The theory of unformulated experience is an interpersonal/relational conception of unconscious process. The idea is that unconscious content is not fully formed, merely awaiting discovery, but is instead better understood as potential experience—a vague, vaguely organized, primitive, global, non-ideational, affective state.
In the past, the formulation of experience was most commonly understood as verbal articulation. That was the perspective Donnel B. Stern took in 1997 in his first book, Unformulated Experience: From Dissociation to Imagination in Psychoanalysis. In this new book, Stern recognizes that we need to theorize the formulation of nonverbal experience, as well. Using new concepts of the "acceptance" and "use" of experience that "feels like me," Stern argues for a wider conception of "meaningfulness." Some formulated experience is verbal ("articulation"), but other formulations are nonverbal ("realization"). Demonstrating how this can be so is at the heart of this book. Stern then goes on to house this entire set of ideas in the commodious conception of language offered by Charles Taylor, Gadamer, and Merleau-Ponty.
The Infinity of the Unsaid offers an expansion of the theory of unformulated experience that has important implications for clinical thinking and practice; it will be of great interest to relational/interpersonal psychoanalysts and psychoanalytic psychotherapists.
"Stern is famous for confronting our "Hard Question:" What were our patients’ meanings before they were worded, and how is that affected by those and subsequent words? Almost every question in psychoanalysis leads there, making Stern’s book indispensable for the practitioner, who will gain a realistically hopeful view of their daily work from Stern’s picture of the relationship between words, life, and the expressive states in between. And Stern’s account of his progressive revisions is a virtual education in how to think about the human condition."-Lawrence Friedman, M.D., Clinical Professor of Psychiatry, Weill-Cornell Medical College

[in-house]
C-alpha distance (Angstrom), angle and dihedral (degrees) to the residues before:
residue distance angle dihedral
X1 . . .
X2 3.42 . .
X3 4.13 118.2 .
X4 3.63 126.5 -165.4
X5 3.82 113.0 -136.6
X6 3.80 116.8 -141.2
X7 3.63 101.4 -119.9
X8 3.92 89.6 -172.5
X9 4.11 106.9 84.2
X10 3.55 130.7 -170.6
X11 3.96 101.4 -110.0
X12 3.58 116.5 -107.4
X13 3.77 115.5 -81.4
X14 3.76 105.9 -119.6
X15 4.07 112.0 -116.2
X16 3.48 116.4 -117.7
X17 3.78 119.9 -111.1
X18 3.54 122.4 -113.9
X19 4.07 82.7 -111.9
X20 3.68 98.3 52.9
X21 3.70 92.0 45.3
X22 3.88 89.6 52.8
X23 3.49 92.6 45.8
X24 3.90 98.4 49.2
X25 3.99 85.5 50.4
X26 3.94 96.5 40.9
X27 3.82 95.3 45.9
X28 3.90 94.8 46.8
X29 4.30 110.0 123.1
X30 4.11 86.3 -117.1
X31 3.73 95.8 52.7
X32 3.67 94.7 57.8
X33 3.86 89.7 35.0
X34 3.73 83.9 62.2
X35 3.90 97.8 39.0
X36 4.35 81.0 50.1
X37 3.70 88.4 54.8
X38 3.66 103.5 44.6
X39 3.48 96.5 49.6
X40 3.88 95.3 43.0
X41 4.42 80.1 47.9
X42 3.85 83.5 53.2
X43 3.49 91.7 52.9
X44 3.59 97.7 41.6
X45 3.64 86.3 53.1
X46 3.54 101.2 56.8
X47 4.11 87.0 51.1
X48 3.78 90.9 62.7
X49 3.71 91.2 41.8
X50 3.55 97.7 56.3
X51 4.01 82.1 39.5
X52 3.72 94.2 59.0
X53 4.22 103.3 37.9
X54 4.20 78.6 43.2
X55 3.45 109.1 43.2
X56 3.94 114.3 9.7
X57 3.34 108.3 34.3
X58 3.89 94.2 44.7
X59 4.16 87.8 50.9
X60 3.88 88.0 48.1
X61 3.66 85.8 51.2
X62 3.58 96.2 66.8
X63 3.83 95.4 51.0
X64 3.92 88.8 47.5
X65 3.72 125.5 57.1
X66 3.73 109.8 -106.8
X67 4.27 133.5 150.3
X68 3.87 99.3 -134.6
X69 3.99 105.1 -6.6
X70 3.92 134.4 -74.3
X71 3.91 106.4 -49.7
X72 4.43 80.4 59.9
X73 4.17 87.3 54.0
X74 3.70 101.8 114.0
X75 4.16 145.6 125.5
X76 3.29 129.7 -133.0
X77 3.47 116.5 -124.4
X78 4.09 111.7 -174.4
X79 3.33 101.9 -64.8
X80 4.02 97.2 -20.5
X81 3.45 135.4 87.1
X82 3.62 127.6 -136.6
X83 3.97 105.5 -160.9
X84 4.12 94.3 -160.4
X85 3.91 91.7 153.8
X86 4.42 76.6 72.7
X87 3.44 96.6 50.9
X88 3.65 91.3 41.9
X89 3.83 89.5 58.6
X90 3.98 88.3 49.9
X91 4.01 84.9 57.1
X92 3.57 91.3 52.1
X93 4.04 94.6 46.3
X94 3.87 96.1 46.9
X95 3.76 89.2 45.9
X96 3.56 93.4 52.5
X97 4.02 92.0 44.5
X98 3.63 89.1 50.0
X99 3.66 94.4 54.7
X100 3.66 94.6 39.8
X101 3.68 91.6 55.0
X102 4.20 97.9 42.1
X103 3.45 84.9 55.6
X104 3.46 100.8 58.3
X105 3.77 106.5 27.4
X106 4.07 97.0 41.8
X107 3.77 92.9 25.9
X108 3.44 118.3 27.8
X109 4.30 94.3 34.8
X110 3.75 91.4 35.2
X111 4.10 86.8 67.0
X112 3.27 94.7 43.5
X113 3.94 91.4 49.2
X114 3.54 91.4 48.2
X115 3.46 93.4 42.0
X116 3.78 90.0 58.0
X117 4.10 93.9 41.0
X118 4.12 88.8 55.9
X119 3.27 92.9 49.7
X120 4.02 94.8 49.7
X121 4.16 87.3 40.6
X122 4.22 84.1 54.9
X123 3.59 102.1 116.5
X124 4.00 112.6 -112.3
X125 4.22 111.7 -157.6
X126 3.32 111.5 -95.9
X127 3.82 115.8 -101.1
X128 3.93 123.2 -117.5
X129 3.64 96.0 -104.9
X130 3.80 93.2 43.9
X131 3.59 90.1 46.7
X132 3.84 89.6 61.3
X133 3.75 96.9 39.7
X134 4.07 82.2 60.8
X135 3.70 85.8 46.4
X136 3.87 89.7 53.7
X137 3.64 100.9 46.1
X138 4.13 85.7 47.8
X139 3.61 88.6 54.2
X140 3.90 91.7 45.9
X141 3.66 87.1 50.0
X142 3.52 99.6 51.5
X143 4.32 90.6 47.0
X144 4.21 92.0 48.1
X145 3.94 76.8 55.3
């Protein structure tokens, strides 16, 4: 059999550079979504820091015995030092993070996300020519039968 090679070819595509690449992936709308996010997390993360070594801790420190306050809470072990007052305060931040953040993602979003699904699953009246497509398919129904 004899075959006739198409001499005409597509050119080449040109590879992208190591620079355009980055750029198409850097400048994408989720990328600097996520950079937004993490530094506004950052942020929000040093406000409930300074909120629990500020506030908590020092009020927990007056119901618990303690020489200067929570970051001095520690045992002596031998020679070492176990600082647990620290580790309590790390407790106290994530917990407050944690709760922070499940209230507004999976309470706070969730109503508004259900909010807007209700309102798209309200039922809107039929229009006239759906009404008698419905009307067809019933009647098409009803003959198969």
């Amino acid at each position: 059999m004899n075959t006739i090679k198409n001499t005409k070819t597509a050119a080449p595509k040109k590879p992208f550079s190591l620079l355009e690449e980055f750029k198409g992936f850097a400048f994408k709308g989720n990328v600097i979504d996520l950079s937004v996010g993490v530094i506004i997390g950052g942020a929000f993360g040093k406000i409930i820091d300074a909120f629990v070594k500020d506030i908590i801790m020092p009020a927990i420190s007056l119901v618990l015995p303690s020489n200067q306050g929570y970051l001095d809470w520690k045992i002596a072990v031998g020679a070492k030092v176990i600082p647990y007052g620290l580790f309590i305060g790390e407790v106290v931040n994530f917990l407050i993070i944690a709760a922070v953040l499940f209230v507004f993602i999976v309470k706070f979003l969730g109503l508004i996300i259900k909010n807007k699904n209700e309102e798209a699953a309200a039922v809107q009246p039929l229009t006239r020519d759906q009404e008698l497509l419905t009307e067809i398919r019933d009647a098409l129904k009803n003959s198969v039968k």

"Don Stern is a theoretician’s theorizer and a clinician’s right-hand. He writes of realms that elude our grasp yet are where we need to go - the space between words, that ineffable sense that ‘vibrates’ with the spoken word. He is a poet of the nonverbal, unformulated, unsaid - the real - and writes in a conversational yet highly sophisticated style. Talking therapy has thus expanded as Stern takes his rightful place among the leading psychoanalytic thinkers of today, depolarizing their global reach. Read this book, it will help you."-Andrea Celenza, Ph.D., Boston Psychoanalytic Society and Institute, author of Erotic Revelations: Clinical Applications and Perverse Scenarios
Table of Contents
Chapter 1: Introduction: Meaningfulness: More than Just Words Chapter 2: Articulation: The Formulation of Verbal-Reflective Meaning Chapter 3: Realization: The Formulation of Nonverbal Meaning Chapter 4: Manifestation: The Underlying Unity of Verbal and Nonverbal Meaning; Appendix
About the Author
Donnel B. Stern is Training and Supervising Analyst, William Alanson White Institute, New York City and Adjunct Clinical Professor of Psychology and Clinical Consultant, New York University Postdoctoral Program in Psychotherapy and Psychoanalysis. He is the founder and editor of the Routledge Psychoanalysis in a New Key Book Series and author and editor of many articles and books. His most recent authored book is Relational Freedom: Emergent Properties of the Interpersonal Field (2015).